NewmanSpecials (author)dekenned2017-01-06

I hope that this worked out for you! I have a few ideas that will make this even better

It's a bit of a workout, but a good sharp hand saw can re-saw boards pretty damn straight if you're patient. Probably better than your typical recip saw, and with a thinner kerf than a table saw, for less wasted wood. A medium-fine toothed Japanese rip saw would make short work of it.

I've done this a few times and I had issues keeping the cut straight enough and it just took me way too long! I just don't have the time to do it like this. I wish I did, because it was a great workout! :)
As for wasted wood - I only lose the thickness of the original kerf. I actually just made 3 tables where this was an important aspect. For the base of one table I ripped nine inch thick 100 year old barn timbers down the middle. I never would have been able to do that by hand. The picture below shows the table legs when completed - the top and bottom portions of the legs were originally one timber.
I also cut 2 inch thick barn beams that were 8 feet long into 2 one inch thick 8 foot long boards. Again - just too long by hand.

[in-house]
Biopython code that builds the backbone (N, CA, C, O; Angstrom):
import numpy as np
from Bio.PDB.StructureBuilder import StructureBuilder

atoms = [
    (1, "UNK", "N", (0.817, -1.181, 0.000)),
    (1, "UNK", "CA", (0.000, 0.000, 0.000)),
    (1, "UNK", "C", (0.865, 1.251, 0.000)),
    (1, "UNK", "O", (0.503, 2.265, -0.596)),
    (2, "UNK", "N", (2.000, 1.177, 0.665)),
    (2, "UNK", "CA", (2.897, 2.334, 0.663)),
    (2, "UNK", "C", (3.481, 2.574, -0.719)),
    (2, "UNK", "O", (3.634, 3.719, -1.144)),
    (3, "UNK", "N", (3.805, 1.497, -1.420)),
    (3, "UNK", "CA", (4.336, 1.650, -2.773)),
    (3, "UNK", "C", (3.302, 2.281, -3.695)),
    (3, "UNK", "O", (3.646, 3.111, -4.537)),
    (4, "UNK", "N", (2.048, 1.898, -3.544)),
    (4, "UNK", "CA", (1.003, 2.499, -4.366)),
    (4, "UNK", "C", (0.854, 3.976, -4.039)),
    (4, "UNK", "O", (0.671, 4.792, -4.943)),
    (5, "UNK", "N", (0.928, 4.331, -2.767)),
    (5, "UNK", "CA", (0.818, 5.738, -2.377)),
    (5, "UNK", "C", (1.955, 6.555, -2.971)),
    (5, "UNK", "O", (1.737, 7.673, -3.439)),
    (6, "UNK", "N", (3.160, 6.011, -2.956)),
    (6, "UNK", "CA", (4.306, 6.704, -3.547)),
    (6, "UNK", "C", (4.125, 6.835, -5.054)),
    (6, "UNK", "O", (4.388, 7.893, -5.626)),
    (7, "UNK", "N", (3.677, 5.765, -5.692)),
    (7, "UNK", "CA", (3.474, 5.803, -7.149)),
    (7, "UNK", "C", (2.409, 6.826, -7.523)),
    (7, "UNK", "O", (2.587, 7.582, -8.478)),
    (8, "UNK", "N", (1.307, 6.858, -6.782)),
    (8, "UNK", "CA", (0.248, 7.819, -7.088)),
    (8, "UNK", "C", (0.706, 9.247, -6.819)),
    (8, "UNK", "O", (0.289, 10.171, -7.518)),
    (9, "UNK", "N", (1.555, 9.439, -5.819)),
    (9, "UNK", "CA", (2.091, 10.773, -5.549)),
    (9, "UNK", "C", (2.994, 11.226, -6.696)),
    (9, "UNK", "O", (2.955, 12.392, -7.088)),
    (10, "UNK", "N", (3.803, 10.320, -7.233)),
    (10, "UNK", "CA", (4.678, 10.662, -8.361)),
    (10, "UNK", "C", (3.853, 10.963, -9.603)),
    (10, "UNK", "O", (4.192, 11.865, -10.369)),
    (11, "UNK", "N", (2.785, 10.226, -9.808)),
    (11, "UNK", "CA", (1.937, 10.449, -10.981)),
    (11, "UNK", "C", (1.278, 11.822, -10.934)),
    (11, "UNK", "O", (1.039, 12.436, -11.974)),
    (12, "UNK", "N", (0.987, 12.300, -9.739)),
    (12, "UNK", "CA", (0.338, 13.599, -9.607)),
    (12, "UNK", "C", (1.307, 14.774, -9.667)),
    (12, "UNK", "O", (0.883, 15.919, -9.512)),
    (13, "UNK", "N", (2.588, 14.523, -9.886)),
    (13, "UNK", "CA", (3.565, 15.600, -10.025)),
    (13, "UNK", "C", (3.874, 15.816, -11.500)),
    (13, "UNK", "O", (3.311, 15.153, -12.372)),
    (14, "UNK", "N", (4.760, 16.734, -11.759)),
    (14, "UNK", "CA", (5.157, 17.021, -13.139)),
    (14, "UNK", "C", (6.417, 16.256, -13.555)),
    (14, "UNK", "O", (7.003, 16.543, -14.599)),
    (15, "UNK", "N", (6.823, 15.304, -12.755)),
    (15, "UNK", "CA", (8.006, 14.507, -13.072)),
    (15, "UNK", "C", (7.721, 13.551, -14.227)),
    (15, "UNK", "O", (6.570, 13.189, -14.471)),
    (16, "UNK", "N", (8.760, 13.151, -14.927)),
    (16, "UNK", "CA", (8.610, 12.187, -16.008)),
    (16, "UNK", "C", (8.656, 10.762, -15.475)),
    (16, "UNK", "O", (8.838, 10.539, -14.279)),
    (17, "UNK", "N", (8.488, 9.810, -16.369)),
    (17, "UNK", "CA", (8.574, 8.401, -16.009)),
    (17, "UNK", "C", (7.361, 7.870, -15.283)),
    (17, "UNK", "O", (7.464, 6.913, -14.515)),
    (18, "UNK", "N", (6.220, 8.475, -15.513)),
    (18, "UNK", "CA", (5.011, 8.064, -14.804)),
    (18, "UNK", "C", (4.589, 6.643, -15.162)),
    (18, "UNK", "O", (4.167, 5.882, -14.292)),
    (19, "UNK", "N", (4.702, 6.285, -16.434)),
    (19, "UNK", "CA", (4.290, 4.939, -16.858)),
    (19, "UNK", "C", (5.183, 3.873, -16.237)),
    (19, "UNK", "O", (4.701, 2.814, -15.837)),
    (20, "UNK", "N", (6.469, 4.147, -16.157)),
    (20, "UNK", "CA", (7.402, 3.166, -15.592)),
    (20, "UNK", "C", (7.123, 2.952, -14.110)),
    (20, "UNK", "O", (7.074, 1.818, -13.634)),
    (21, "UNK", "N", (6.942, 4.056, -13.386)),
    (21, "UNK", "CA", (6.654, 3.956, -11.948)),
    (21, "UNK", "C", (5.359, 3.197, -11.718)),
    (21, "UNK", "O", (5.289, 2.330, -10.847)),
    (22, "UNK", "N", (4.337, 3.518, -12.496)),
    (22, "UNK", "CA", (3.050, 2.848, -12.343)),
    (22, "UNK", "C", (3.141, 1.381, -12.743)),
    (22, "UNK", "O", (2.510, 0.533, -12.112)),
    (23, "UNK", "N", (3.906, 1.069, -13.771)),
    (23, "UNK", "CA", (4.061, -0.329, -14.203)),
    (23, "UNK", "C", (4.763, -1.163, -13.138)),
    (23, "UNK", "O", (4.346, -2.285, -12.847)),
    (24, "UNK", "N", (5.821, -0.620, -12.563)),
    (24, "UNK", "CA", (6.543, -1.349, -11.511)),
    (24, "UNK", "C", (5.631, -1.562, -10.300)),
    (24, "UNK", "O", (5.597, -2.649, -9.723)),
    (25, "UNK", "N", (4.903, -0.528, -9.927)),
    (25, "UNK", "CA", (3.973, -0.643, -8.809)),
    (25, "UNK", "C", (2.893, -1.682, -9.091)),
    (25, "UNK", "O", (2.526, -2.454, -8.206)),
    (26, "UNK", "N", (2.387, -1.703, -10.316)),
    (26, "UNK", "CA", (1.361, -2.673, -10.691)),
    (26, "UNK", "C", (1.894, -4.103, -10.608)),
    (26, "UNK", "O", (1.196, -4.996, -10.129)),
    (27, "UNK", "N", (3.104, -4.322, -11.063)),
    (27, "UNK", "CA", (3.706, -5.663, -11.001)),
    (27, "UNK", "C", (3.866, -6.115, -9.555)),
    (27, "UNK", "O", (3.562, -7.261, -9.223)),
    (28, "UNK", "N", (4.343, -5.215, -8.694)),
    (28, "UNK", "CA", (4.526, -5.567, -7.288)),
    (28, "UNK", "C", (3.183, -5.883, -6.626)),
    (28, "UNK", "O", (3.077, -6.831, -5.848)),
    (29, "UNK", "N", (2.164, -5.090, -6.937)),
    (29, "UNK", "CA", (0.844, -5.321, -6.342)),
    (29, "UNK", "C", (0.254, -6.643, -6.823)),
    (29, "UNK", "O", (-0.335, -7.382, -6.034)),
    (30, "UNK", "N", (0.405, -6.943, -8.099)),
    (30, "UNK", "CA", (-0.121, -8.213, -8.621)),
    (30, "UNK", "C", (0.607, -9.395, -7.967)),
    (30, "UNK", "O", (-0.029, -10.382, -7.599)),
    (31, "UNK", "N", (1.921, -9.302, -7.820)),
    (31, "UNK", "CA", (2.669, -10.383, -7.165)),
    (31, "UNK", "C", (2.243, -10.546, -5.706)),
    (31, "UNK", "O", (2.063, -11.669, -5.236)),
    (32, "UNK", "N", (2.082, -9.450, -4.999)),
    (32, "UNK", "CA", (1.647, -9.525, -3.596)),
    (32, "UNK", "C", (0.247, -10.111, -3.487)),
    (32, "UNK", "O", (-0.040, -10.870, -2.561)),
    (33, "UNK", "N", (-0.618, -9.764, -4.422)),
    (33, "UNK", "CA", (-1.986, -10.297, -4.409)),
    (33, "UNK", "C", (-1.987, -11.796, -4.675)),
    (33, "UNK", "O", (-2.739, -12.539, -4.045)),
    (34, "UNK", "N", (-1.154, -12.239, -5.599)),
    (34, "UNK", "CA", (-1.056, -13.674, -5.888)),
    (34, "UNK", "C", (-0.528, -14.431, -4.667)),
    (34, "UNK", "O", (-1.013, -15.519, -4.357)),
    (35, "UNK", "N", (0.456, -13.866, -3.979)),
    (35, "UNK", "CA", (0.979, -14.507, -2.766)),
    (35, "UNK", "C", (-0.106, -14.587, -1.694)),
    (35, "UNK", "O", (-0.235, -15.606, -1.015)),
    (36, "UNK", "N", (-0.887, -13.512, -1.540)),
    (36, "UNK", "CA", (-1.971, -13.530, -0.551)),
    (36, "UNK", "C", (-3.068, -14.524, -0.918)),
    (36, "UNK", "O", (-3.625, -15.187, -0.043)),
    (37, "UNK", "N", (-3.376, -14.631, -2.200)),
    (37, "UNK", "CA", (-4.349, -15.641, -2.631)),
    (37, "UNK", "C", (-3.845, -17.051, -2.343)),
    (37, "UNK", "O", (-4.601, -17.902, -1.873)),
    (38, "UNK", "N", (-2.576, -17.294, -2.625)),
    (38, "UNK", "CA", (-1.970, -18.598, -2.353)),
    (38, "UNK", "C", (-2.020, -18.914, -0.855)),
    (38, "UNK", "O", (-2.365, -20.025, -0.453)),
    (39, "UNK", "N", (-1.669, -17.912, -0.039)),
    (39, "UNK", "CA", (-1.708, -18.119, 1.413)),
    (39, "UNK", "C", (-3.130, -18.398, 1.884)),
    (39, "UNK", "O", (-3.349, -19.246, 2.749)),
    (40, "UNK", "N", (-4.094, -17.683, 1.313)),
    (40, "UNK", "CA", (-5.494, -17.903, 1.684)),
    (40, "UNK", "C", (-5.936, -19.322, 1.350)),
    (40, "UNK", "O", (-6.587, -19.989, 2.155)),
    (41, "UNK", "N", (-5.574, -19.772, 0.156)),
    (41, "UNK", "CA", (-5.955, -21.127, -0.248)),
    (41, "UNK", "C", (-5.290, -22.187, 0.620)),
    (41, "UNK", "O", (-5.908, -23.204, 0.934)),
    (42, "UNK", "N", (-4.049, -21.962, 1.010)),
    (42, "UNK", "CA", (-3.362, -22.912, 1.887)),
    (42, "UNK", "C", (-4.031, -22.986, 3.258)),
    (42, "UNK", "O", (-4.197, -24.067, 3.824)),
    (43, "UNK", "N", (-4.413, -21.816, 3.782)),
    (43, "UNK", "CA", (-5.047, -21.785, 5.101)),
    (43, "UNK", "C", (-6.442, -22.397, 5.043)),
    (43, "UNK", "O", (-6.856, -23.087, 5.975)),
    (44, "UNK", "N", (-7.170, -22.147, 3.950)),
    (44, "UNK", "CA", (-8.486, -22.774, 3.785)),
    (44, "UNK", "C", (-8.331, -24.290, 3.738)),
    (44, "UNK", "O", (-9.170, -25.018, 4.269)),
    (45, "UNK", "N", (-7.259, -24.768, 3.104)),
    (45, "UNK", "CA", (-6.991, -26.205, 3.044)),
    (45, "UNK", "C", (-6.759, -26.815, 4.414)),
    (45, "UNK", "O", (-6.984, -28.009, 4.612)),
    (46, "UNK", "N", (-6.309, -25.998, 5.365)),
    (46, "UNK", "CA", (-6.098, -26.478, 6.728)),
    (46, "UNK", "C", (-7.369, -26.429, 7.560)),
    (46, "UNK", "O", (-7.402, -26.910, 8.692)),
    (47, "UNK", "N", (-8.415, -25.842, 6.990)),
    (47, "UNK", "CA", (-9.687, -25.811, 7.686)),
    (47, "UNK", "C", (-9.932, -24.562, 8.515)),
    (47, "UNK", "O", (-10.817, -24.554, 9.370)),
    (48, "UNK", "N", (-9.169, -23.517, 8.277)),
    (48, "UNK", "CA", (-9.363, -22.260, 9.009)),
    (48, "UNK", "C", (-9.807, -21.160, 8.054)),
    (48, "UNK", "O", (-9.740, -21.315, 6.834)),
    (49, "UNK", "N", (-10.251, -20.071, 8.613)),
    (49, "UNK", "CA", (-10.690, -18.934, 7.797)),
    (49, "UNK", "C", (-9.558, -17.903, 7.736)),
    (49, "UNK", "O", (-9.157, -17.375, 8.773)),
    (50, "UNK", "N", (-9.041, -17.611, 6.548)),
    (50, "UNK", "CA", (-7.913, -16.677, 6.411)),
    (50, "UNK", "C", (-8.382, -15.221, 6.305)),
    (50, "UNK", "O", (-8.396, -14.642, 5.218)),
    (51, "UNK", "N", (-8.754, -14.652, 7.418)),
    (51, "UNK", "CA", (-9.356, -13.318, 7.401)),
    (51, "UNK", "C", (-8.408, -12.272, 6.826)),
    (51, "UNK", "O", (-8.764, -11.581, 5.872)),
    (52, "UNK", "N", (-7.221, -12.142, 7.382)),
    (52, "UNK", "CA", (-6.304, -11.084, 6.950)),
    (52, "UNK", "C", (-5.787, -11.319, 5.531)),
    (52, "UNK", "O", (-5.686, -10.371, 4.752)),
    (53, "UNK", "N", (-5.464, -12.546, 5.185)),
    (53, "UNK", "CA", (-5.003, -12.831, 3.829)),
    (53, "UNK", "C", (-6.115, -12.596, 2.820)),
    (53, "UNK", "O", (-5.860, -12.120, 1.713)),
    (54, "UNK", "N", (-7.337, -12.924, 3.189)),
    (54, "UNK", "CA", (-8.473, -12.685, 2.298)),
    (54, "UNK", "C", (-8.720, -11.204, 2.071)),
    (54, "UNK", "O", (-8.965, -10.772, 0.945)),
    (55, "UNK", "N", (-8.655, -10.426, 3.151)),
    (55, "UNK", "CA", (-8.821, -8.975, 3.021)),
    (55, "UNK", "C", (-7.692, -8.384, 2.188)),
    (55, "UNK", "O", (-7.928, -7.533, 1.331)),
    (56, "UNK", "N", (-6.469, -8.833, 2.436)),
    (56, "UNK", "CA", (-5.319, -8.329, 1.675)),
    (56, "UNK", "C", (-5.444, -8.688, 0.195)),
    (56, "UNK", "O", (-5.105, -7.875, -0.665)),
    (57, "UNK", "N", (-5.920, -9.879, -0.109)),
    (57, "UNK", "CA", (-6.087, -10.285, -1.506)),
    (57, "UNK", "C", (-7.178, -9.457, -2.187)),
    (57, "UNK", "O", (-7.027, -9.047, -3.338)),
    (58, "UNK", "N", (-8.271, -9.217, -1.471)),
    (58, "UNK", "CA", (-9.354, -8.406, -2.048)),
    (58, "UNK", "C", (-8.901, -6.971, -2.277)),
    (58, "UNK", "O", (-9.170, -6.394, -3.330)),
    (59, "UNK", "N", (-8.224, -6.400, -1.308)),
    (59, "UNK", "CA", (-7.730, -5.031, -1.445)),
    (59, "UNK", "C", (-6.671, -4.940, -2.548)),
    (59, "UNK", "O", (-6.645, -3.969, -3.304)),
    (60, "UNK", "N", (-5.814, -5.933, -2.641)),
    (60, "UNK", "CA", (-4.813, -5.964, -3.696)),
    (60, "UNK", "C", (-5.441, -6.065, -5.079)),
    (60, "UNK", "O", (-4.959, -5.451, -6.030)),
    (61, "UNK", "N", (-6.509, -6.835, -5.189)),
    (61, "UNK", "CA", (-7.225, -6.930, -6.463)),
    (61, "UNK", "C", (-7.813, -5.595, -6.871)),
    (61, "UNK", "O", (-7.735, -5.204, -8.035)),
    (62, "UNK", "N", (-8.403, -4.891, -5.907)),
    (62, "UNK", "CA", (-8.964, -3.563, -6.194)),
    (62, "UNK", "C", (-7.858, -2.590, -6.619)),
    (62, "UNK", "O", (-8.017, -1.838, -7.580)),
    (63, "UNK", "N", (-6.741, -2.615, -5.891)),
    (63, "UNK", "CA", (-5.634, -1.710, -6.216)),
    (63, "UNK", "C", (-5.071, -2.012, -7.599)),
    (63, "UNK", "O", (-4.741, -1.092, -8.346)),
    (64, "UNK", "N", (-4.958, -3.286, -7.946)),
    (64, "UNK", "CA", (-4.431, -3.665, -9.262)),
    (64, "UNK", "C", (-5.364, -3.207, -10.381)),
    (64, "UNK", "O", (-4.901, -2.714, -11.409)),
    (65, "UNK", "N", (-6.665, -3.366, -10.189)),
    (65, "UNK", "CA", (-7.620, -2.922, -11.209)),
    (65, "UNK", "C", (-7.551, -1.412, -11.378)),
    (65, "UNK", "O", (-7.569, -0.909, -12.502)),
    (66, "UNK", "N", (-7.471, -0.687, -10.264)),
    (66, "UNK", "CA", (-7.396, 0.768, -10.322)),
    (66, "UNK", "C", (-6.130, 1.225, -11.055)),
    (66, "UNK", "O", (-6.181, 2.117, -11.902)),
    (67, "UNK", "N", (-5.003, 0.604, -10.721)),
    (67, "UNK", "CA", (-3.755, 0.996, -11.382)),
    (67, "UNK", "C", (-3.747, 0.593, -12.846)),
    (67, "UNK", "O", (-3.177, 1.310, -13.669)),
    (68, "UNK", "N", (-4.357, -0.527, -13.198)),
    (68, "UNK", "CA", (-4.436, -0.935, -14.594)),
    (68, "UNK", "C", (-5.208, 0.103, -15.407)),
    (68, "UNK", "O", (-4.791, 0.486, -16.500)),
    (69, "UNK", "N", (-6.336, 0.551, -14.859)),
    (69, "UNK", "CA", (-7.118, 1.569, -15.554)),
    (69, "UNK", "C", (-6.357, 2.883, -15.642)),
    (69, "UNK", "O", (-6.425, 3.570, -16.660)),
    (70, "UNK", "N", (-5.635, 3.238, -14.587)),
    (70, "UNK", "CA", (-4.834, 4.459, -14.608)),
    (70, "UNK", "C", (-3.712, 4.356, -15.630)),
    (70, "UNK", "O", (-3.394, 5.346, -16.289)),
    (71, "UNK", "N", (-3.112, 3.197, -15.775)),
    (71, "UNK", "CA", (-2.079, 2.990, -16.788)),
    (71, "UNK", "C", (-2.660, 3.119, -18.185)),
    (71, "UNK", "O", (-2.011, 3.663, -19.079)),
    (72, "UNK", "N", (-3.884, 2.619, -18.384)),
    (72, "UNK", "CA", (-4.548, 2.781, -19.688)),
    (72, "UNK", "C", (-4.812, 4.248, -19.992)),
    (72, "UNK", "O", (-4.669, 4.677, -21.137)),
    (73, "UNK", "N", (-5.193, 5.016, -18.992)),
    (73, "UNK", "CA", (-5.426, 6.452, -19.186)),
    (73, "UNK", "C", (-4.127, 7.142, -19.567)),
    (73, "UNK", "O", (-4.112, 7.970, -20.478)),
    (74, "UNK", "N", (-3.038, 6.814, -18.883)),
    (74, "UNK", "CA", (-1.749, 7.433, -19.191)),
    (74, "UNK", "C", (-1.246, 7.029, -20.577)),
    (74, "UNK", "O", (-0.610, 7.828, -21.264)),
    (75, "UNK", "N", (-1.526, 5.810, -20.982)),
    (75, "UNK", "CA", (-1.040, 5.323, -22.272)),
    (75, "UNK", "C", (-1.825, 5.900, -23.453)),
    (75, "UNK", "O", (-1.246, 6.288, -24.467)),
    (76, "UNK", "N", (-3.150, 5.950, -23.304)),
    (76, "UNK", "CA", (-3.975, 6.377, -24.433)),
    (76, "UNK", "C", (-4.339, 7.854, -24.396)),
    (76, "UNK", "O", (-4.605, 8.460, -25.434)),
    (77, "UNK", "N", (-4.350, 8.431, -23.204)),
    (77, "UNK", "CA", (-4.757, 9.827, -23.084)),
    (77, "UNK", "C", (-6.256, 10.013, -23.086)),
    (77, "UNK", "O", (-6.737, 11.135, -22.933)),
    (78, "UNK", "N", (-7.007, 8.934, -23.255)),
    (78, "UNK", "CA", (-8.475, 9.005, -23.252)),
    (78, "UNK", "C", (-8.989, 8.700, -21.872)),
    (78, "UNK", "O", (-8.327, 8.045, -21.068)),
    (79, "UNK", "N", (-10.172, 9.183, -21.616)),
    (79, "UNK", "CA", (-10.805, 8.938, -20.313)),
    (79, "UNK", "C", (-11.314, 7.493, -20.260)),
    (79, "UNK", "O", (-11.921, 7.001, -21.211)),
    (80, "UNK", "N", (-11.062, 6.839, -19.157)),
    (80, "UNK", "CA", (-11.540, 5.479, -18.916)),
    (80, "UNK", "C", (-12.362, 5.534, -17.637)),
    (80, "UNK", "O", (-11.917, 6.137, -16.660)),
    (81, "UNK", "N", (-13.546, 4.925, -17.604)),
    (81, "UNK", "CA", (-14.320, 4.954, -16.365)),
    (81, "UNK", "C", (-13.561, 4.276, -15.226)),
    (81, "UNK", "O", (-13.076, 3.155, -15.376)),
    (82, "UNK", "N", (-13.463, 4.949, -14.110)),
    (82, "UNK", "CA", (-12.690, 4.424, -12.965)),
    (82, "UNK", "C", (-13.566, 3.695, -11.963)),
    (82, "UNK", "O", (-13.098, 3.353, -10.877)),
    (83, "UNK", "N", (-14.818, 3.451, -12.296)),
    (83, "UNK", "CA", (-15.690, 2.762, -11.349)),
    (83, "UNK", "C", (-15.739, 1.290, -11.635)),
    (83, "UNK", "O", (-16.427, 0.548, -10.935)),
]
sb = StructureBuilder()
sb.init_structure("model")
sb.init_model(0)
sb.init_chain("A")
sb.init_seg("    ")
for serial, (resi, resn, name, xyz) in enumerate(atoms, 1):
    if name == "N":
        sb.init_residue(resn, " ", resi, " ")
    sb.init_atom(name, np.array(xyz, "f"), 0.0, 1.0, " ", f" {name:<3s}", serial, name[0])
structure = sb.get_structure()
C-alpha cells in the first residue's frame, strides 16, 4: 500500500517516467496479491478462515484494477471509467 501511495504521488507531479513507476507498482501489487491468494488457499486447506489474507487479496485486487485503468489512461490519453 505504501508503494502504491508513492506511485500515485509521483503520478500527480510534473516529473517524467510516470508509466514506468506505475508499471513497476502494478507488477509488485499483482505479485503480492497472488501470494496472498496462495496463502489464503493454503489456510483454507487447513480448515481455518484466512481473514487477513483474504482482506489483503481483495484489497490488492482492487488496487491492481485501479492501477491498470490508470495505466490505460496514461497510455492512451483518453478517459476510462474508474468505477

Mrpops (author)2016-03-10

the starter cut can be done on the table saw as well. I usually do both ends, as this seems to make a neater job.

NewmanSpecials (author)Mrpops2016-03-12

I agree, with the understanding that:
1: it depends on the length of the board - I certainly would not try that with a 4 ft board

2: if I were to do that with a shorter board I would use an extension for the fence so that my starter cut is straight and not slanted

Yonatan24 (author)2016-03-03

What exactly is a "Sawzall"? Is it a reciprocating saw?

Yes, it's the name brand for what many consider to be the standard for reciprocating saws. It's like saying "pass me the Kleenex."

NewmanSpecials (author)2016-03-03

It is a reciprocating saw. Generally you see them used for demolition work. It isn't really seen as a tool for fine work. I went into Amazon.com and looked it up so I could add a link here. They are relatively inexpensive, especially considering the cost of a bandsaw that will have 10" resawing capabilities. The sawzall I used is seen in step 4 or 5

http://www.amazon.com/s/ref=nb_sb_noss_2?url=search-alias%3Daps&field-keywords=sawzall

271828- (author)2016-03-02

Thank you for sharing, this is a great idea!

NewmanSpecials (author)271828-2016-03-02

Thanks! Its been quite helpful

NewmanSpecials (author)2016-03-01

I looked at one of those handsaws, but the good ones go for $125+! Glad you use this method too!

BeachsideHank (author)2016-03-01

On the rare occasions when I had to resaw a wide board, I pretty much used your method except I have an 1894 Henry Disston 6 point model D8 rip handsaw. It is clear to me why those old timers could saw boards all day long and not be fatigued, it was almost effortless to use, the balance and tooth/ handle design being near perfect.

http://www.disstonianinstitute.com/d8page/d8rip188...

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Bio: Woodworking hobbyist in Rochester NY and a high school science teacher. Follow me on instagram at https://instagram.com/newmanspecialswoodworking/